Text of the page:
“ I bet you can’t hit me with a Nickle”

Before you are quick to pass judgment upon a panhandler remember this, it is a grind just like another vocation. It is merely an unorthodox means of earning an income. If anything, panhandlers contribute more to society than those on welfare who do not work. At the very least, beggars attempt to entertain, making them impromptu service providers. Good service demands just compensation.

19 thoughts on “The Contribution of Beggars to Our Economy

  1. Wow (again); these are excellent observations that the libertarian in me concurs wholeheartedly with! But at the same time, what “value” does begging add to the production possibility frontier? After all, begging simply results in a naked transfer of resources from A to B. Does the virtue signalling aspect of giving a dollar to a beggar count for something?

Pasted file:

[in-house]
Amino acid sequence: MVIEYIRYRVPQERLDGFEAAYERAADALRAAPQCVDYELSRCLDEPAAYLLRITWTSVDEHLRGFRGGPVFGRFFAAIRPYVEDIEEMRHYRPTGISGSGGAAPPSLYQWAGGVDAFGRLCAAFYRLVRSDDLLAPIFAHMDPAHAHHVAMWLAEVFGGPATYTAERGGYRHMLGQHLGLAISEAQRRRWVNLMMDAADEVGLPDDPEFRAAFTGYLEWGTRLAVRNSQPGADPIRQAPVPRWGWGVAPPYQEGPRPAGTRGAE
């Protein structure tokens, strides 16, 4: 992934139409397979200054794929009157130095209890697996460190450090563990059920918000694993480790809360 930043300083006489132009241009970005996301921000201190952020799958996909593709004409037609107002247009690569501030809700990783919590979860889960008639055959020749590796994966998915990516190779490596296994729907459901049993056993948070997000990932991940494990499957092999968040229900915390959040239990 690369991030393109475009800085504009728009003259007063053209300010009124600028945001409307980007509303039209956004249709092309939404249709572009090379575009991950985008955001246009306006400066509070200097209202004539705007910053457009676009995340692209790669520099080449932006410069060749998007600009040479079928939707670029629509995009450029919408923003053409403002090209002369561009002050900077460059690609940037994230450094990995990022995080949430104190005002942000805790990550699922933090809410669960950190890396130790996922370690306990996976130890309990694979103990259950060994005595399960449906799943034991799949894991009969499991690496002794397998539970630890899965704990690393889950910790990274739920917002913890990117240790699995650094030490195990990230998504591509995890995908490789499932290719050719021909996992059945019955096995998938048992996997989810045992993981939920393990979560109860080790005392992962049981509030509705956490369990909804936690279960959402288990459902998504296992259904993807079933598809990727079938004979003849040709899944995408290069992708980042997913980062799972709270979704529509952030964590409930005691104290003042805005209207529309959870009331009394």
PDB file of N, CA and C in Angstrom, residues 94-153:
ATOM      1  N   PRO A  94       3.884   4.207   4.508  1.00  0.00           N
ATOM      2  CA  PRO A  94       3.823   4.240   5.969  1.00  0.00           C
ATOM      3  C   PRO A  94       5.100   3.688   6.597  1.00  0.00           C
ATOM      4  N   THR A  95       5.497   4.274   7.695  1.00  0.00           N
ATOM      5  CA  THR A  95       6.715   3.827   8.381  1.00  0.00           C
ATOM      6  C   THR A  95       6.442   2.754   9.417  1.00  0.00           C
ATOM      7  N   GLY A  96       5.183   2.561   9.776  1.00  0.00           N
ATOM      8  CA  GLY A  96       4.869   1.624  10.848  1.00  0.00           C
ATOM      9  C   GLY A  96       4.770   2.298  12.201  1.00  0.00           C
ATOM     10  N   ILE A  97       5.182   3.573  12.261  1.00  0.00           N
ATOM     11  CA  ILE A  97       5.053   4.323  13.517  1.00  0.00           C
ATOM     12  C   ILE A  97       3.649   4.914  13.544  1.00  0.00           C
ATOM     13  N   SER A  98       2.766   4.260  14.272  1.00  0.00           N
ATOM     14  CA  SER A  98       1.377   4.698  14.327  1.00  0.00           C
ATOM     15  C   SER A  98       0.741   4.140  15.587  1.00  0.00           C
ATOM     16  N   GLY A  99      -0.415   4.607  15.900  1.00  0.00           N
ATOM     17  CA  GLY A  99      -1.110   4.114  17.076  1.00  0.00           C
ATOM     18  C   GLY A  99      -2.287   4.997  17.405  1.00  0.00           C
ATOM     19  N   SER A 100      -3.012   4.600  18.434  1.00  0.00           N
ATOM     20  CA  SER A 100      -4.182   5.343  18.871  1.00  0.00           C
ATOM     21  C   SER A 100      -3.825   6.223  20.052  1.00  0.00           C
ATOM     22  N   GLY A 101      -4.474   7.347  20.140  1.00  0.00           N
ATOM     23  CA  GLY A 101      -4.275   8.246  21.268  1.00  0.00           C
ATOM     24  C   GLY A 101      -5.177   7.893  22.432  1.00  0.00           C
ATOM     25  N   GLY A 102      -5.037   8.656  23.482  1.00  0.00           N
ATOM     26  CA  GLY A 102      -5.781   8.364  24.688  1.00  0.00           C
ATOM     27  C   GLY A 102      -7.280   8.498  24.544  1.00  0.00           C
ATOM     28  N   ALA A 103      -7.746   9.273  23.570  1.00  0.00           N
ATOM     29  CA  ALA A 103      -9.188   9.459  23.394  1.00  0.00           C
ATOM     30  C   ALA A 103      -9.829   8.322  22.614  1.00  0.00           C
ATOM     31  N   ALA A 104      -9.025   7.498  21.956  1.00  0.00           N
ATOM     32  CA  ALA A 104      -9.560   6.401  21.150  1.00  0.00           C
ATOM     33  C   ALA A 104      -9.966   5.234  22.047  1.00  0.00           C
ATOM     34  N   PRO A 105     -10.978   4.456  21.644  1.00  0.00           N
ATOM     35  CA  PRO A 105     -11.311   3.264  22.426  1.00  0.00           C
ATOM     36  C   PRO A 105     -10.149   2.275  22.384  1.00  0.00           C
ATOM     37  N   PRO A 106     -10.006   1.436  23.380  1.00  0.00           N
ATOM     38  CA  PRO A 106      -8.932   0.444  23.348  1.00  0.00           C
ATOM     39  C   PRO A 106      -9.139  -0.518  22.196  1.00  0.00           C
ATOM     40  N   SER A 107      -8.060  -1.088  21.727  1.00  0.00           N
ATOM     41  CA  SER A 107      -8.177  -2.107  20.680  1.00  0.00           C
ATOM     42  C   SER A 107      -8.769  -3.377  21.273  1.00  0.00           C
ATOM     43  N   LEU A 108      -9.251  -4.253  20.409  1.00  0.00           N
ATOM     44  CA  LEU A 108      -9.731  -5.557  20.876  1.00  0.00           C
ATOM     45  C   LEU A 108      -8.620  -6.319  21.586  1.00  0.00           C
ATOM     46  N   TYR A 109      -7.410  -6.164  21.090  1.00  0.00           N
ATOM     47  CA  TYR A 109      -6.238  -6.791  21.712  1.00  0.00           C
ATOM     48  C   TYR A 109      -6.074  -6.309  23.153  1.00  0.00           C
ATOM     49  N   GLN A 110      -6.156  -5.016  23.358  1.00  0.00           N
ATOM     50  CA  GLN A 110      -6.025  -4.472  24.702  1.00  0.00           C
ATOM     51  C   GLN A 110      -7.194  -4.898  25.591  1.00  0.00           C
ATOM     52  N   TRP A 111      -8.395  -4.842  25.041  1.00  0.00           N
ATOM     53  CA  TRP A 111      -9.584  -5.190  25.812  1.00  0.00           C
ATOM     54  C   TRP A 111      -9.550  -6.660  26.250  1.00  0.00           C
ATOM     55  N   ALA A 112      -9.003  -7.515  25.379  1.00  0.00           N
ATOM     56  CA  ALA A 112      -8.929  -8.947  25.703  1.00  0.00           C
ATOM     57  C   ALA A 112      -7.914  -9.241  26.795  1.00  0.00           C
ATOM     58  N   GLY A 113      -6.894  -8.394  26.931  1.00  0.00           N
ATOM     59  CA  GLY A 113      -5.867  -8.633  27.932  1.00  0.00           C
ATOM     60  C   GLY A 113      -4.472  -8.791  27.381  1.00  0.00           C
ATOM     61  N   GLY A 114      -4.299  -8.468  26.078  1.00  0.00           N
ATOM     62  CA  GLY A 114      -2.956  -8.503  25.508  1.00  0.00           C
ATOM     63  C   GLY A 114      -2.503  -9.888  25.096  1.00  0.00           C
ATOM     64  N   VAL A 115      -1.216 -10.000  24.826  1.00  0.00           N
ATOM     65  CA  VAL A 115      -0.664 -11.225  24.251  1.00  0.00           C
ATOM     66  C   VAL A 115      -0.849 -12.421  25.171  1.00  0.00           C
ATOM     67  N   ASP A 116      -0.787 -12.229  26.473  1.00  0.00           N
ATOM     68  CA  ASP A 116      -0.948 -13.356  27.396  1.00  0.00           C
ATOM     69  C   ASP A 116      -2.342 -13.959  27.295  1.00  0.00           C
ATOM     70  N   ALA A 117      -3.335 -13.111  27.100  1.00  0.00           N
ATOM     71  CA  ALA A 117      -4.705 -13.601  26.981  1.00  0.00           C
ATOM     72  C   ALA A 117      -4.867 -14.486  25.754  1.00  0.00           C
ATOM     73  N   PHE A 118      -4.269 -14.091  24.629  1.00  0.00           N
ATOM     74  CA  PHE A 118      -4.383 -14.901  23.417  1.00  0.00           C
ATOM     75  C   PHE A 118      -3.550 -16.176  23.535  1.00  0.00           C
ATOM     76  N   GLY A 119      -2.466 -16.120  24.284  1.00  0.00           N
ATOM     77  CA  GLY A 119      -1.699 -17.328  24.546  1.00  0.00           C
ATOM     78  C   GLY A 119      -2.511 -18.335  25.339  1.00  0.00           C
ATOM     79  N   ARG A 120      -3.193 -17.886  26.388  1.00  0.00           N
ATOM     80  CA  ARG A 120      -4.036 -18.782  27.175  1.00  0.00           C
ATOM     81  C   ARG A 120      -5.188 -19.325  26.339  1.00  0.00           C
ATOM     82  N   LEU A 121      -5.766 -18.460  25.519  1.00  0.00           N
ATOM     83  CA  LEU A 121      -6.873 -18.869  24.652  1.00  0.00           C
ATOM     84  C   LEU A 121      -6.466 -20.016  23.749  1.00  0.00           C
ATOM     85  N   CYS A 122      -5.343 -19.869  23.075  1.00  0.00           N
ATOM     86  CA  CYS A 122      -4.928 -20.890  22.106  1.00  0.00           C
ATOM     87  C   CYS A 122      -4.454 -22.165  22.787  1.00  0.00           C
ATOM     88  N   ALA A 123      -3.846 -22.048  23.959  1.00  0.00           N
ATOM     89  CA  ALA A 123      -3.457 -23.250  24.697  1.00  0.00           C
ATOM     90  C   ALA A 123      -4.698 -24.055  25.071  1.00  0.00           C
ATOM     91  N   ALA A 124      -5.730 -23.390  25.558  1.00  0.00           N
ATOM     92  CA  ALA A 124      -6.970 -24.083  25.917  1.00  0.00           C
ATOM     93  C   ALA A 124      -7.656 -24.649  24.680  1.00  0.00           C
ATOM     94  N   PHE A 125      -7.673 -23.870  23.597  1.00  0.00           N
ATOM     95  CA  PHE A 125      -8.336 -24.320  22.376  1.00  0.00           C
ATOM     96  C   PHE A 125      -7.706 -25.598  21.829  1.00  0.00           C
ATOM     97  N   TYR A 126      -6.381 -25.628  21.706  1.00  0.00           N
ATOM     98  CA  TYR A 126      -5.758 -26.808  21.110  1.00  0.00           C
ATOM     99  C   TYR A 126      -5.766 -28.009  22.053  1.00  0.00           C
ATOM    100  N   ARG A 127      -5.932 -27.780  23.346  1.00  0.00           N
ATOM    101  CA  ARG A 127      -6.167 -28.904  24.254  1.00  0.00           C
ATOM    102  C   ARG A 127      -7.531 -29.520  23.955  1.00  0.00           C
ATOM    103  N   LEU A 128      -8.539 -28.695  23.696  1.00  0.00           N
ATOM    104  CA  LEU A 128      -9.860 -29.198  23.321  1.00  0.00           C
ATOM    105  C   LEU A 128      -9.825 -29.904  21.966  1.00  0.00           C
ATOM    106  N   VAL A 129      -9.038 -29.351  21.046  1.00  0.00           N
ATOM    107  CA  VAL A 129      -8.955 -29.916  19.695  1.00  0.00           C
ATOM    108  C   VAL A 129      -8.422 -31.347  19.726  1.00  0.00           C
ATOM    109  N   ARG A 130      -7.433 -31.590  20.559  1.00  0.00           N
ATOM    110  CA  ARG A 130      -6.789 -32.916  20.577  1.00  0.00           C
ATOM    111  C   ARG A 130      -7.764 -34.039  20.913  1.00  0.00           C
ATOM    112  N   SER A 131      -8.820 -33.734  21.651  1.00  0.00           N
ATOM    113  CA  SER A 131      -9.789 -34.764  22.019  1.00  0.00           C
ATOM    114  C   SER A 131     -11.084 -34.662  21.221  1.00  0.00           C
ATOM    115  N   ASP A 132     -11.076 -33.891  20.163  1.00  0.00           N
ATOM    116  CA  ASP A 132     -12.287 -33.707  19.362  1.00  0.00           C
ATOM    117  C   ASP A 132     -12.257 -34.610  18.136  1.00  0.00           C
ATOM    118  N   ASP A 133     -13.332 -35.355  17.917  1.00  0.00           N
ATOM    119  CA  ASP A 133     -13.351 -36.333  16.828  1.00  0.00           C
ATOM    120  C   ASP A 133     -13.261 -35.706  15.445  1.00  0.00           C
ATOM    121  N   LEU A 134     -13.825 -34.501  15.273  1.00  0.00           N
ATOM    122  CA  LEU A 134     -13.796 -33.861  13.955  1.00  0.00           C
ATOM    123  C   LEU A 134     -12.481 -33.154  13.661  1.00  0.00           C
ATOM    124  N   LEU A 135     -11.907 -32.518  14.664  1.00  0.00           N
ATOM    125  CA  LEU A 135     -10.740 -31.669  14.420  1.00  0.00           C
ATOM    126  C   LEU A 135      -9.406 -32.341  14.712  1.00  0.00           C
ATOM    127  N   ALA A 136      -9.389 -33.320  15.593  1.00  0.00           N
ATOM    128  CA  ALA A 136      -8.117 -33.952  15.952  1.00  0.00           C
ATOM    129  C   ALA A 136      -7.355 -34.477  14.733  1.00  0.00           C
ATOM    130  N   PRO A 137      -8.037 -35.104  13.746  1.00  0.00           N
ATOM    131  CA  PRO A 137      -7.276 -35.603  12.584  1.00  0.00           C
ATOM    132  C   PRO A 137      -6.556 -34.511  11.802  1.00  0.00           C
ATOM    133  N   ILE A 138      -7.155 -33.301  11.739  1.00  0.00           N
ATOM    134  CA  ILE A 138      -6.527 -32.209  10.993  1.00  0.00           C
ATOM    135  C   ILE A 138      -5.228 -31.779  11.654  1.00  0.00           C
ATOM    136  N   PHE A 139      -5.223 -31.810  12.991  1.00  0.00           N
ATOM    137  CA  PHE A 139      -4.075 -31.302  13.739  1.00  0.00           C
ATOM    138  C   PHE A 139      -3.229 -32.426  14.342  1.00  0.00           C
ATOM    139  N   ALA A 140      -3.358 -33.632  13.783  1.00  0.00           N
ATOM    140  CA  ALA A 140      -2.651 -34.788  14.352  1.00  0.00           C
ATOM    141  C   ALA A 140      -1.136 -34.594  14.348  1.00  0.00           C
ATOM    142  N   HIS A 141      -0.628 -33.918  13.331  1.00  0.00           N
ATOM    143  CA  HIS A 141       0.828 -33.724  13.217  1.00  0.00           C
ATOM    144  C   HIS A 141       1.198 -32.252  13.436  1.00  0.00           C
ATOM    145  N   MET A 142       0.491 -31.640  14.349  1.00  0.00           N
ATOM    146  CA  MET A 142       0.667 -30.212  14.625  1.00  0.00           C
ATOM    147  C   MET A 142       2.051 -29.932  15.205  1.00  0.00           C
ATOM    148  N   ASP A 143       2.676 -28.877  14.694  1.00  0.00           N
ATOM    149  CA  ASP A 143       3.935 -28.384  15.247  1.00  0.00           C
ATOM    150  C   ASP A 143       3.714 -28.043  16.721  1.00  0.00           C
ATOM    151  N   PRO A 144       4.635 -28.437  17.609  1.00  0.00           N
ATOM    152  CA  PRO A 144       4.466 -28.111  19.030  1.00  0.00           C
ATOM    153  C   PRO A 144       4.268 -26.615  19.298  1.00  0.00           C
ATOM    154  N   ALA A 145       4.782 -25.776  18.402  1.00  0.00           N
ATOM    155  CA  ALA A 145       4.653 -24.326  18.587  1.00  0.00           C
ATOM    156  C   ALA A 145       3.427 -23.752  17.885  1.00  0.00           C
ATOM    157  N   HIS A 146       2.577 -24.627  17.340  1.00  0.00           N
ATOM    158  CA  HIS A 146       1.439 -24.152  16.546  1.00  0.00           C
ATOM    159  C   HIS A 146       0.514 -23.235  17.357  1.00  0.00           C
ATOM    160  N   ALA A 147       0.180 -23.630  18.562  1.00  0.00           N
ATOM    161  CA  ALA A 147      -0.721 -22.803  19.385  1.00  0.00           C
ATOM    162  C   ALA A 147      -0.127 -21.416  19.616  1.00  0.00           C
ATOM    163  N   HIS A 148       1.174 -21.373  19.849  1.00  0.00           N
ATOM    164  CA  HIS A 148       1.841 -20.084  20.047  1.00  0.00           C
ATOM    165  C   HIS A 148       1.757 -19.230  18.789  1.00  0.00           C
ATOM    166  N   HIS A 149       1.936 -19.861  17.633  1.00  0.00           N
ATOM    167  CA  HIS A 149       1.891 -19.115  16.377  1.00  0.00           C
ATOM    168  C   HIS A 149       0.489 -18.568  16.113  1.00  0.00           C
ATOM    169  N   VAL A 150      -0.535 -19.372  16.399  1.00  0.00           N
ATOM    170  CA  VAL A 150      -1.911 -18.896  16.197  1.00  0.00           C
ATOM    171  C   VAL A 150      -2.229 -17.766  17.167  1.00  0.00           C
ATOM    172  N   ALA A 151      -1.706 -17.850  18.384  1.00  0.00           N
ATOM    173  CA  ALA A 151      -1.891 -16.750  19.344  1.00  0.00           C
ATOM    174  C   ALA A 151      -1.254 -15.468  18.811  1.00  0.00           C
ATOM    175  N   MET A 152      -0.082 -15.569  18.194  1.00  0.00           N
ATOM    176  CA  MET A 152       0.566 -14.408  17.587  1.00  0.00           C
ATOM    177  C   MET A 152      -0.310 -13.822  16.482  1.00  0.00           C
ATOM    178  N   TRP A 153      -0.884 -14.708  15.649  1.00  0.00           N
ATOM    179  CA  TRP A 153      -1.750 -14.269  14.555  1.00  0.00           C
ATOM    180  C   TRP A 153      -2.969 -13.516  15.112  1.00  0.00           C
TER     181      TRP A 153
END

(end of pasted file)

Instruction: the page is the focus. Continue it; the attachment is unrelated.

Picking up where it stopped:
Liked by 1 person

    1. Potentially. I was thinking more narrowly on this one. Having parallel the a monetized YouTuber. Someone who’s vocation is purely centered on entertaining others.

      In terms to what it does for PPF, very little of anything. Then again, the same can be said for one for the majority of reality-television stars. I say majority, because some use their 15-minutes of fame as opportunity for product endorsement or their own entrepreneurial pursuits.

      There is an argument for a value in the social currency gained through giving a dollar to a beggar. There is a ton of value in being able to virtue signal. Depending on individual preferences having the moral high ground could be invaluable.